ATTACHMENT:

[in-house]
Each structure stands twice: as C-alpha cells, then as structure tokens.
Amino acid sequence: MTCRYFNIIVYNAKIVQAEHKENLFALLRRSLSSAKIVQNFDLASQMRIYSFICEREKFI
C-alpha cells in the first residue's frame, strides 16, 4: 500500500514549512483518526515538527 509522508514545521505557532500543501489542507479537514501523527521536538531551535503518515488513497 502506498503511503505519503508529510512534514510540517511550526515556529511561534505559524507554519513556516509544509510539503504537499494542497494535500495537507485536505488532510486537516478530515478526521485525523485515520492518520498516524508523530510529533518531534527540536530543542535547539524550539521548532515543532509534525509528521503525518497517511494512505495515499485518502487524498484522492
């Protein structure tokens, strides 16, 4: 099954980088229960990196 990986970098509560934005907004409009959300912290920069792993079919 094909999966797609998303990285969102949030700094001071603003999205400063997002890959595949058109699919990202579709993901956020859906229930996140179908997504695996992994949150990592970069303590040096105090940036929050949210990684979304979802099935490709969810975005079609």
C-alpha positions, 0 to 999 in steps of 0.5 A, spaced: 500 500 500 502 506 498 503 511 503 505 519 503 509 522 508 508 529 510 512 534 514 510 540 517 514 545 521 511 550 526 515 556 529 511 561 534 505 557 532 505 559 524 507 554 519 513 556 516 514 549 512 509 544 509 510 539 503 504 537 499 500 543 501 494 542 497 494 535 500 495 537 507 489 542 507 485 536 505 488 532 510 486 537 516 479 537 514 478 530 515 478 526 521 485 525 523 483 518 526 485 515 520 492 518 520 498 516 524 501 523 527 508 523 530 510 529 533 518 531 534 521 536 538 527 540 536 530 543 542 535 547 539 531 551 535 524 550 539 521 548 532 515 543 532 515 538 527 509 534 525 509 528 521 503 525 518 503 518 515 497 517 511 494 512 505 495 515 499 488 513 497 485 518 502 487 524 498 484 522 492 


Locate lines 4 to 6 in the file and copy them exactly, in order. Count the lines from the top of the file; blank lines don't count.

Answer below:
C-alpha cells in the first residue's frame, strides 16, 4: 500500500514549512483518526515538527 509522508514545521505557532500543501489542507479537514501523527521536538531551535503518515488513497 502506498503511503505519503508529510512534514510540517511550526515556529511561534505559524507554519513556516509544509510539503504537499494542497494535500495537507485536505488532510486537516478530515478526521485525523485515520492518520498516524508523530510529533518531534527540536530543542535547539524550539521548532515543532509534525509528521503525518497517511494512505495515499485518502487524498484522492
């Protein structure tokens, strides 16, 4: 099954980088229960990196 990986970098509560934005907004409009959300912290920069792993079919 094909999966797609998303990285969102949030700094001071603003999205400063997002890959595949058109699919990202579709993901956020859906229930996140179908997504695996992994949150990592970069303590040096105090940036929050949210990684979304979802099935490709969810975005079609």
C-alpha positions, 0 to 999 in steps of 0.5 A, spaced: 500 500 500 502 506 498 503 511 503 505 519 503 509 522 508 508 529 510 512 534 514 510 540 517 514 545 521 511 550 526 515 556 529 511 561 534 505 557 532 505 559 524 507 554 519 513 556 516 514 549 512 509 544 509 510 539 503 504 537 499 500 543 501 494 542 497 494 535 500 495 537 507 489 542 507 485 536 505 488 532 510 486 537 516 479 537 514 478 530 515 478 526 521 485 525 523 483 518 526 485 515 520 492 518 520 498 516 524 501 523 527 508 523 530 510 529 533 518 531 534 521 536 538 527 540 536 530 543 542 535 547 539 531 551 535 524 550 539 521 548 532 515 543 532 515 538 527 509 534 525 509 528 521 503 525 518 503 518 515 497 517 511 494 512 505 495 515 499 488 513 497 485 518 502 487 524 498 484 522 492 